I’ve taught writing (and reading, and philosophy, and literature) to students of every age. It took me a long time to figure out that stories, and the fact that we are all storytellers, were my way in: they’re the bag of tricks, my song and dance, my sure-fire way to get and hold and focus attention. In the preschool classroom there was, of course, the RUG, where we’d sit and read book after book after book and construct around–the-circle stories of our own, each kid picking up the thread the kid beside him or her had spun, tracing it out, passing it on to the next kid. Goofy tangents and vivid detail abounded. And, amazingly but maybe not so amazingly, inherent structure emerged, meaning and shape that connected each member of the little group to every other, and made something entirely new out of words and imagination. Once we had that, there was a reason why we traced letters in sand, copied them onto paper, arranged magnet letters on a metal board. It was all about getting to the story. Sitting in that circle was where I began to dimly suspect that we are all of us, maybe even from birth, ‘wired’ for this.
These were the easiest students, these little guys: still jazzed, amazed, unfettered in their imaginative flights, still discovering and feeling their way to all the cool things people are able to do and making them their own. I was unaware of it at the time, but my experience with 3 and 4 year olds had laid the groundwork for the approach I would take all through my career as a teacher of writing, reading, thinking, listening, questioning and arguing and discussing: reawaken that jazzed, amazed feeling about stories, about imagination, about the things people do with both spoken, written and read language, humanity’s most powerful tool.
It took elementary and high school kids a little longer, and the older they got, the longer it took: the journey back to wonder was winding and dimly lit. They were asking for more than magic-on good days wanting explanations, context, purpose; on bad days a shortcut, a snow day, head-on-desk naps, smartphone games and texts. Assignments piled up, pressure about Their Future was brought to bear, sitting and absorbing then mechanically repeating back information took precedence and then, suddenly, a lot of them were in college, a few of them sitting in my classroom, in a course that would require them to write, and read, and talk, and think. With the exception of a few who appeared curious and engaged, it was a grim and apprehensive crowd.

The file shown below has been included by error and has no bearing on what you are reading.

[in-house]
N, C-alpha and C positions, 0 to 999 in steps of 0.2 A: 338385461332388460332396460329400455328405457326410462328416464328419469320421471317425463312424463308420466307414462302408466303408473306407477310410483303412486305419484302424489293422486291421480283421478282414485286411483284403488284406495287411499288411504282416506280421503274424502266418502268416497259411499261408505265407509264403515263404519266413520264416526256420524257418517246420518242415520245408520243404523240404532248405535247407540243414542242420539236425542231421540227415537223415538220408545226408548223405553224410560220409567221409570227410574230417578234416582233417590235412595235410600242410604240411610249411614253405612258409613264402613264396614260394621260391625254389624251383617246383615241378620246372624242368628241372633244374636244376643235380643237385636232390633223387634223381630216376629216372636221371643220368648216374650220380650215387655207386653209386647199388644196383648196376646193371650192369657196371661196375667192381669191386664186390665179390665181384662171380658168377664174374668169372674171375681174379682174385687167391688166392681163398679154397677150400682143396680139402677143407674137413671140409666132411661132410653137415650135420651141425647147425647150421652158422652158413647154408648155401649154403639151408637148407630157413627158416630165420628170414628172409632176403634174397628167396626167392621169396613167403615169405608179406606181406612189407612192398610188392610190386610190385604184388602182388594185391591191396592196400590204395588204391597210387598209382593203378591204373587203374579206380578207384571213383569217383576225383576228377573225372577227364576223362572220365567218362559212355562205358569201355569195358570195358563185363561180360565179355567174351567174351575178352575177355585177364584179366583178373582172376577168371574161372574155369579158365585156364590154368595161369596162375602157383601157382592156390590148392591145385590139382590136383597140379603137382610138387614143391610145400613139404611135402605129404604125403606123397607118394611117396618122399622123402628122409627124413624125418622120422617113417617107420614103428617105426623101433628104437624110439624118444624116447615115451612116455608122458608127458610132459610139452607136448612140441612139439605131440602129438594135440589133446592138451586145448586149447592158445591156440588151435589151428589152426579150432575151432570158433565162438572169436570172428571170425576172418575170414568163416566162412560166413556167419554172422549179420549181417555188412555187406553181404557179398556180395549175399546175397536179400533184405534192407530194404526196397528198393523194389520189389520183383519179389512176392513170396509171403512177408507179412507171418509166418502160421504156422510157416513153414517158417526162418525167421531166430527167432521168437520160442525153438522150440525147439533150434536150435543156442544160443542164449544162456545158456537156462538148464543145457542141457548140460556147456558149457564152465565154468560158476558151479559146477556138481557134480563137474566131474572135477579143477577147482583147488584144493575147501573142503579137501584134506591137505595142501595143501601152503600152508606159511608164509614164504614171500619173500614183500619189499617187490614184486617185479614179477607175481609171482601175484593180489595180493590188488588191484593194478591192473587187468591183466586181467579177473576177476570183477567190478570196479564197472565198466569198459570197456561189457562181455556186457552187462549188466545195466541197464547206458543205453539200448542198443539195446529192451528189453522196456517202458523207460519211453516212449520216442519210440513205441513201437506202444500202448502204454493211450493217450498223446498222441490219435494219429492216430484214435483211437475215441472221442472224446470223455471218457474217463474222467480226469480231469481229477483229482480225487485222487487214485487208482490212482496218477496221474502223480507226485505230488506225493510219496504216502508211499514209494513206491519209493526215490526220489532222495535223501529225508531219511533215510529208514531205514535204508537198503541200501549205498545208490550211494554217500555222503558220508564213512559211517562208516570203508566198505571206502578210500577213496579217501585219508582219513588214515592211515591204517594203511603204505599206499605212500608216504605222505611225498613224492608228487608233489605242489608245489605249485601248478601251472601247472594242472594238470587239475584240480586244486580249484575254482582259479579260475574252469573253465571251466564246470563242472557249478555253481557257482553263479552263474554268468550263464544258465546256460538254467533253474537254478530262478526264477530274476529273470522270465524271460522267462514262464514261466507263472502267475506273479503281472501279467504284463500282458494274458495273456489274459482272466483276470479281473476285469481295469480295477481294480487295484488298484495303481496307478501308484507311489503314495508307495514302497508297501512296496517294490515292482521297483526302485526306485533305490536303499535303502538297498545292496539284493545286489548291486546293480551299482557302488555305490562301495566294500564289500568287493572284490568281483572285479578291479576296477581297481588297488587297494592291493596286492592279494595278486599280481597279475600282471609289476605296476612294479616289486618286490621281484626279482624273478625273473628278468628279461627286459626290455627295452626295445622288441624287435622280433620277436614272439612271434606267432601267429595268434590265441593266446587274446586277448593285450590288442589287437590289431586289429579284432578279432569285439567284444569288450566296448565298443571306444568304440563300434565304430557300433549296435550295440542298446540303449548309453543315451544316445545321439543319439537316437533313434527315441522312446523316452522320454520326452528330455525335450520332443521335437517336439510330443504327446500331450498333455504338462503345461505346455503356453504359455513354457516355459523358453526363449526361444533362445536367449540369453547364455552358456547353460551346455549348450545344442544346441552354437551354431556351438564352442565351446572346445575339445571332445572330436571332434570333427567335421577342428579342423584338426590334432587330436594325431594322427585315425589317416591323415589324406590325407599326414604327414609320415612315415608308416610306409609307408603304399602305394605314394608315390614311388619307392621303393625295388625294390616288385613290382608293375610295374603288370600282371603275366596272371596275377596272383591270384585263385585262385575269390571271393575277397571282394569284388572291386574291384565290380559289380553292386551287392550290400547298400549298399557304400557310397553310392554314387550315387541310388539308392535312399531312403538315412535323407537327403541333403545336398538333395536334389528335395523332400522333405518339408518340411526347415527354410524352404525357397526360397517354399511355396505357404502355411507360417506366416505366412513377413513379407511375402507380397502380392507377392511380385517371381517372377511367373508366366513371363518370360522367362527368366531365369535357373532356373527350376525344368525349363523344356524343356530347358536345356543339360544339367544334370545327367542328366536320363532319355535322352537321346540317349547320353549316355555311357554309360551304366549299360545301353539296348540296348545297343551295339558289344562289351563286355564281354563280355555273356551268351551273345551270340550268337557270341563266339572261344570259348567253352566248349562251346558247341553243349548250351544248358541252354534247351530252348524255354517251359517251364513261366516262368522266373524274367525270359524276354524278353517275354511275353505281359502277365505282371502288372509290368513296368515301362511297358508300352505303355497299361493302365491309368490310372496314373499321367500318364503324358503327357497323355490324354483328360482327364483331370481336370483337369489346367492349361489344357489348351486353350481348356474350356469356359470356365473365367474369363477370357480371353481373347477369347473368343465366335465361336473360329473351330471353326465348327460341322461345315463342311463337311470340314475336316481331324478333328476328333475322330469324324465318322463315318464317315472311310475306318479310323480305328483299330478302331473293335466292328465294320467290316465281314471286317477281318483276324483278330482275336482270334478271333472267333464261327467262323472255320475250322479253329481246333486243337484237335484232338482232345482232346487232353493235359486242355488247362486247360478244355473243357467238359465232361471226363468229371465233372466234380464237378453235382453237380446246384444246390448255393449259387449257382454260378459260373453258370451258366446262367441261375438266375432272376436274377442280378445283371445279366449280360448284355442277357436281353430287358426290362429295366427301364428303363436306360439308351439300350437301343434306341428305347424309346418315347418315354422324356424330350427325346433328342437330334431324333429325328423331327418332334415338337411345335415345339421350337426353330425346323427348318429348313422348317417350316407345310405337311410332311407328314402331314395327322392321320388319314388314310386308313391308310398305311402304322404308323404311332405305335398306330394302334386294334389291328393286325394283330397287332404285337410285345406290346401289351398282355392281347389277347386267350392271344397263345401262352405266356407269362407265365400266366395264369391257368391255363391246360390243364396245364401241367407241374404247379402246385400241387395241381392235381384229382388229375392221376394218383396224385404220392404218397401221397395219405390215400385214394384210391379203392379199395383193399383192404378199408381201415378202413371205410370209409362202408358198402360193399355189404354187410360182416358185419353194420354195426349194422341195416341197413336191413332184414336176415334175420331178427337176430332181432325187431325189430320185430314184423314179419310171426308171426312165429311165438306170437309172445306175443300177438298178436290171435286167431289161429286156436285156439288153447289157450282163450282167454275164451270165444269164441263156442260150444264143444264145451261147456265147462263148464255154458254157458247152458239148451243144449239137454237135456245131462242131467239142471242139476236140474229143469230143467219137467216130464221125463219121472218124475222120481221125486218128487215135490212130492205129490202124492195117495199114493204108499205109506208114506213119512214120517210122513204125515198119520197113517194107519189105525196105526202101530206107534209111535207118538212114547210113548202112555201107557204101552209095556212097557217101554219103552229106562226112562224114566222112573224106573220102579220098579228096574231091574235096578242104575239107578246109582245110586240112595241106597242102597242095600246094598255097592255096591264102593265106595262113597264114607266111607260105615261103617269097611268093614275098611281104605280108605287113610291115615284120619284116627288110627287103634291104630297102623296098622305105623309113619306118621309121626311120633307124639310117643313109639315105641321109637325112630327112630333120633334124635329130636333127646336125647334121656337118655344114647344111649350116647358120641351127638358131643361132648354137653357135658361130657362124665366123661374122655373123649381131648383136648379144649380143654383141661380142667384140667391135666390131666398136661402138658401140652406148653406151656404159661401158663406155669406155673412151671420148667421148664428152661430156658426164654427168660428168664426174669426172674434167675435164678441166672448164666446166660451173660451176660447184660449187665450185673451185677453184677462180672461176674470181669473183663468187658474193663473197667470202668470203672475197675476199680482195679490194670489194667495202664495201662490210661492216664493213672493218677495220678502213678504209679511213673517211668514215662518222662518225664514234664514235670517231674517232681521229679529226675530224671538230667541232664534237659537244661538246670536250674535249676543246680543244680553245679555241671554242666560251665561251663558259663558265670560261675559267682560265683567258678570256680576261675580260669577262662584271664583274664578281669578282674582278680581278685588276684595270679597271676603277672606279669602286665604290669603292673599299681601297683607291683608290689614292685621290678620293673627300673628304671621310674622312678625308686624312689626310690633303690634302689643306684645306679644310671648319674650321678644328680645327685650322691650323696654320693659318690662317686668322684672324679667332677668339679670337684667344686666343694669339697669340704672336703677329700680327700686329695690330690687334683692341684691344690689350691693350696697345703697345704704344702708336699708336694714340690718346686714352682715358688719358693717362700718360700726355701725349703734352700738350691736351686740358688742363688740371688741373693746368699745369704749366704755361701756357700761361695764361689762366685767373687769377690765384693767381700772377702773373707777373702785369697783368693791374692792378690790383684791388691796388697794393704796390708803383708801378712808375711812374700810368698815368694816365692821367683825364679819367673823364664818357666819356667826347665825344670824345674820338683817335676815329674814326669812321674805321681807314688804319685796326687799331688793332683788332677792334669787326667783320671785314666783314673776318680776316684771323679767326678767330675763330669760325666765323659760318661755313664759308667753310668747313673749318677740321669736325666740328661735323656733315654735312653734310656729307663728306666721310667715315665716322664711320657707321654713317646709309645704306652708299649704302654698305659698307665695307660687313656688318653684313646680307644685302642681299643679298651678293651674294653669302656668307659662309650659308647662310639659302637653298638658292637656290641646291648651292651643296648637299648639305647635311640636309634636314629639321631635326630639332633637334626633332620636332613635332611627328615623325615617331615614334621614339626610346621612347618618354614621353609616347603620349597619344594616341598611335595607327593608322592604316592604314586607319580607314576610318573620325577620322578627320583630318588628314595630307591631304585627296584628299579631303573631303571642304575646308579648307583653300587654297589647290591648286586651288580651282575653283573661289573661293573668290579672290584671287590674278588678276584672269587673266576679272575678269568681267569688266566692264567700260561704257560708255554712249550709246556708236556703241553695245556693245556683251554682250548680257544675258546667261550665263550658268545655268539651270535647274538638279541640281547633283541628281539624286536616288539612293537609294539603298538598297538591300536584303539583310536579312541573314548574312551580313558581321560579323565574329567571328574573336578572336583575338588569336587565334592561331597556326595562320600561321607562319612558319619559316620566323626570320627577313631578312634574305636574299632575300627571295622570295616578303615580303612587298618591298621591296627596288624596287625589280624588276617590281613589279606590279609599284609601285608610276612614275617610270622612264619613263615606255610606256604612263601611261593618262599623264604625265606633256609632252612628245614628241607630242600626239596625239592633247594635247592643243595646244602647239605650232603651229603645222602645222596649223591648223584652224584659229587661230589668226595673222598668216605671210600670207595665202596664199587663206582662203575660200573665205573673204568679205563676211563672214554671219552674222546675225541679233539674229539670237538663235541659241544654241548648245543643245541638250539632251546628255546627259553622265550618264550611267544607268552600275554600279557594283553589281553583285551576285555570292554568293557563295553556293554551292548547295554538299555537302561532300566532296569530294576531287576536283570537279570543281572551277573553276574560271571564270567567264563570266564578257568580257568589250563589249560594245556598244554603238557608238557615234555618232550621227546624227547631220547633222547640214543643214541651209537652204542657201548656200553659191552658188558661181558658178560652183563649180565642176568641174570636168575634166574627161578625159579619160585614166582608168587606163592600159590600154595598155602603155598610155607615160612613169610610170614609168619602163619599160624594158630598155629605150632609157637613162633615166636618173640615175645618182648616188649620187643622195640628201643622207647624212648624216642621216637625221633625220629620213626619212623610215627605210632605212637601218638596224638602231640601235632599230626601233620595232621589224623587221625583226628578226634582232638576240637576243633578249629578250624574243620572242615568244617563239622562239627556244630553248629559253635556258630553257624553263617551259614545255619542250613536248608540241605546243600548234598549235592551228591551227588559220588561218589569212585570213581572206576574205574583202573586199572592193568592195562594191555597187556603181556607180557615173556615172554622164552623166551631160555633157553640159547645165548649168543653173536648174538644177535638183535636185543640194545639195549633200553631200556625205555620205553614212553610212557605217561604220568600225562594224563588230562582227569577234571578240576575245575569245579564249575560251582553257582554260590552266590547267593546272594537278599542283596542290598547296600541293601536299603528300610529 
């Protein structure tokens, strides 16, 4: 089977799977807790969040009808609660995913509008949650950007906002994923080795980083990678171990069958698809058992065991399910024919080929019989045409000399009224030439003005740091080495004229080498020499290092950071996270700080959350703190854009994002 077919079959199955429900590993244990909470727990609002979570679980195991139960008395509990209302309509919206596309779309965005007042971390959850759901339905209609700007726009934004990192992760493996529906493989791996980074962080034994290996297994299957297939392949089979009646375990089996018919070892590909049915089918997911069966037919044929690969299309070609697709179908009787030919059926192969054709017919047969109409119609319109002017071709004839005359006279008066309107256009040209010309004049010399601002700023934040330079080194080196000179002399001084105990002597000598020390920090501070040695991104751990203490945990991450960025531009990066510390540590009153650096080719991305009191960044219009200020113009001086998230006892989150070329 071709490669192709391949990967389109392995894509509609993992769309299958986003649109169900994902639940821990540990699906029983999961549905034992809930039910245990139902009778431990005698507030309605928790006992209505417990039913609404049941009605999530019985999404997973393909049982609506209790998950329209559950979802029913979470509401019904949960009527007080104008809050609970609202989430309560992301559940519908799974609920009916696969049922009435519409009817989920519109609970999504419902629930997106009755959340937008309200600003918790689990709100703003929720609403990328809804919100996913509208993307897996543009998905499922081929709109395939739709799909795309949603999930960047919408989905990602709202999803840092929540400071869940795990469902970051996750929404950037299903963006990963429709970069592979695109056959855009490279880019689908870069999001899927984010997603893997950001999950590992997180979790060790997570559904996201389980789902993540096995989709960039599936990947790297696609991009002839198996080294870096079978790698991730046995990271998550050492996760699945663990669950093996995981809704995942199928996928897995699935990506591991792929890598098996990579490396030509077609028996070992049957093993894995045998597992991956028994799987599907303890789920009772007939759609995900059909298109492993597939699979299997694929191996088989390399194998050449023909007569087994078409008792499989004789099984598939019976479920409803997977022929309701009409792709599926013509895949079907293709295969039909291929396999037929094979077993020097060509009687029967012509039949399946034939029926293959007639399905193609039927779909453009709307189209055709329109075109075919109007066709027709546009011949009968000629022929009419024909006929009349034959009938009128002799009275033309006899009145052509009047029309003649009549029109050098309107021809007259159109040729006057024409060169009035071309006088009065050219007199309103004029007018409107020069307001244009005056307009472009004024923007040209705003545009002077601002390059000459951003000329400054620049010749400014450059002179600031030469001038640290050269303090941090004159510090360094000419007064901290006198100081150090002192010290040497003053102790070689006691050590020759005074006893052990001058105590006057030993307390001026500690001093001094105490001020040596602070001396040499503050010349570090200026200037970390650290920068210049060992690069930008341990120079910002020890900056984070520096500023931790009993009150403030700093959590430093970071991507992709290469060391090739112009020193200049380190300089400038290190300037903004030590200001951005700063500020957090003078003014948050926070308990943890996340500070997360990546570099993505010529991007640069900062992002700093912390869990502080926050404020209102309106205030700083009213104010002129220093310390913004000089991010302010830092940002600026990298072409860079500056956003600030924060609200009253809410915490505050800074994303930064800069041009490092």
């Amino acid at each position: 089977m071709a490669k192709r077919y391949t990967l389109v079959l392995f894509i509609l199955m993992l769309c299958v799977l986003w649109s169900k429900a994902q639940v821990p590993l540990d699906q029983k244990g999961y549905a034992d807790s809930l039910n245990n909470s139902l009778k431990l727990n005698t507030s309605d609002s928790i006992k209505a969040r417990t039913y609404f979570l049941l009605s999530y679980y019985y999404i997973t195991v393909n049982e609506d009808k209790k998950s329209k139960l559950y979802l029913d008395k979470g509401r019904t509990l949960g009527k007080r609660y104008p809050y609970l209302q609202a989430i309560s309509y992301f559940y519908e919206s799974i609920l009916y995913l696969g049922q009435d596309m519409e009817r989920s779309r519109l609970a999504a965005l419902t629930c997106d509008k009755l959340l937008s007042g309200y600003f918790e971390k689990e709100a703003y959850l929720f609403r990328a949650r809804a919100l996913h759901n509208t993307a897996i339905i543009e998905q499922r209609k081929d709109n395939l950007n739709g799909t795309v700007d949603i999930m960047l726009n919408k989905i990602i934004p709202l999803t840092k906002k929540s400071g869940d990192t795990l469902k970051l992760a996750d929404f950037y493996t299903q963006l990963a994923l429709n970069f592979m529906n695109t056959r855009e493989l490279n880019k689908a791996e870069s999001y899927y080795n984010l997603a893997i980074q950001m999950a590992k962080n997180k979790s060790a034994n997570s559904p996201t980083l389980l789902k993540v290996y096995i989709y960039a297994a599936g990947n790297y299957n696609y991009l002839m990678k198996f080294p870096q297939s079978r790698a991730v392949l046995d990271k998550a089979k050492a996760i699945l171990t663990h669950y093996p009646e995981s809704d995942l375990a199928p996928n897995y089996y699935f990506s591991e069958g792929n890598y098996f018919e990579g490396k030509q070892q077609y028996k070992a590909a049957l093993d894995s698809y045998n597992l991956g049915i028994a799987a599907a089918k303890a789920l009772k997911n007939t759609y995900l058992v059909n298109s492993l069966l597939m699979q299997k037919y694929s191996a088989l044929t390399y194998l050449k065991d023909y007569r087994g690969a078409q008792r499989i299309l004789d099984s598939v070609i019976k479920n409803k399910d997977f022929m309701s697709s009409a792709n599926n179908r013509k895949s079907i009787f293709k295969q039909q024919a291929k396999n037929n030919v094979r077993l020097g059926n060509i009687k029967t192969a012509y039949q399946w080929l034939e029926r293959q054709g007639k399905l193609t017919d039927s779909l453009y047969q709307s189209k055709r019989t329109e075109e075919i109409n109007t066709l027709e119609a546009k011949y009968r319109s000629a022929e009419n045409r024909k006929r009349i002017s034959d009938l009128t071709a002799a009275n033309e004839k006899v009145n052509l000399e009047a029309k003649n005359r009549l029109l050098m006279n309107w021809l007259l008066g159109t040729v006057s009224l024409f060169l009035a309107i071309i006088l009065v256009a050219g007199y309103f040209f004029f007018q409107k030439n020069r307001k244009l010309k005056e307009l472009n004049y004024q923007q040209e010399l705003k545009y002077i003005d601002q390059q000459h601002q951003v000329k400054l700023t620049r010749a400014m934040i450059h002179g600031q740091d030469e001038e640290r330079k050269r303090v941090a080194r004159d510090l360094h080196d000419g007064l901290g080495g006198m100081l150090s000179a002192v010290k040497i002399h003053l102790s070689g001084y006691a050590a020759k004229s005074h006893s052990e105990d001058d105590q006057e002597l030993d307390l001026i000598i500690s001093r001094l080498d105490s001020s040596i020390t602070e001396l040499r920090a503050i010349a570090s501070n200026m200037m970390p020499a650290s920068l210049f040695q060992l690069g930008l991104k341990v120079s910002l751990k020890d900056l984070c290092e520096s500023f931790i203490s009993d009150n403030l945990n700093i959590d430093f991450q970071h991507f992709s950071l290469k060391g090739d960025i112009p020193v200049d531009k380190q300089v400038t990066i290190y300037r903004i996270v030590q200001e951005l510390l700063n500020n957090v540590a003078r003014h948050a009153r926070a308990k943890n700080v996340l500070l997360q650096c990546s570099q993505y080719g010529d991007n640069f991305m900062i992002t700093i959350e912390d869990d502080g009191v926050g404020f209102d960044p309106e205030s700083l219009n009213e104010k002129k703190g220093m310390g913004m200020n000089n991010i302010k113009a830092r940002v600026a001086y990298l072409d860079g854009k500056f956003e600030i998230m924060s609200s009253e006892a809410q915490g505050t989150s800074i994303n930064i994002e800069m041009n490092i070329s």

Where to begin? It took me a long time to figure it out. What follows is a hypothetical approach to the teaching of writing, reading, thinking, listening, questioning and arguing and discussing-a prototype, I suppose you could call it. It’s made of my ideas and experiences teaching at all grade levels, and the ideas and experiences of others; plans and exercises; clipped quotes and videos, passages from favorite books; the things that worked from all of the various classes and students I’ve taught. I attempt to tailor the approach here and there to different age groups, although I’ve found from experience that there isn’t much tweaking required from one age to another: simplifying language in some places; shortening or lengthening various exercises, focusing on ‘external’ spoken and performed stories with younger children, more ‘internal’ written pieces for older ones; dredging long-term memory with older adults, skimming the short-term with younger; dropping or adding some theoretical or historical offshoots. Its essential structure, though, aspires to one-size-fits-all. It’s a sprawling Dr. Suess structure, constantly under construction, never finished, new things tacked onto old, often disorderly, propped up with sticks: sloppy but with what I hope is at least a stab at coherence. It’s ongoing; it’s accumulative; it’s recycled.
©Melinda Rooney, 2016
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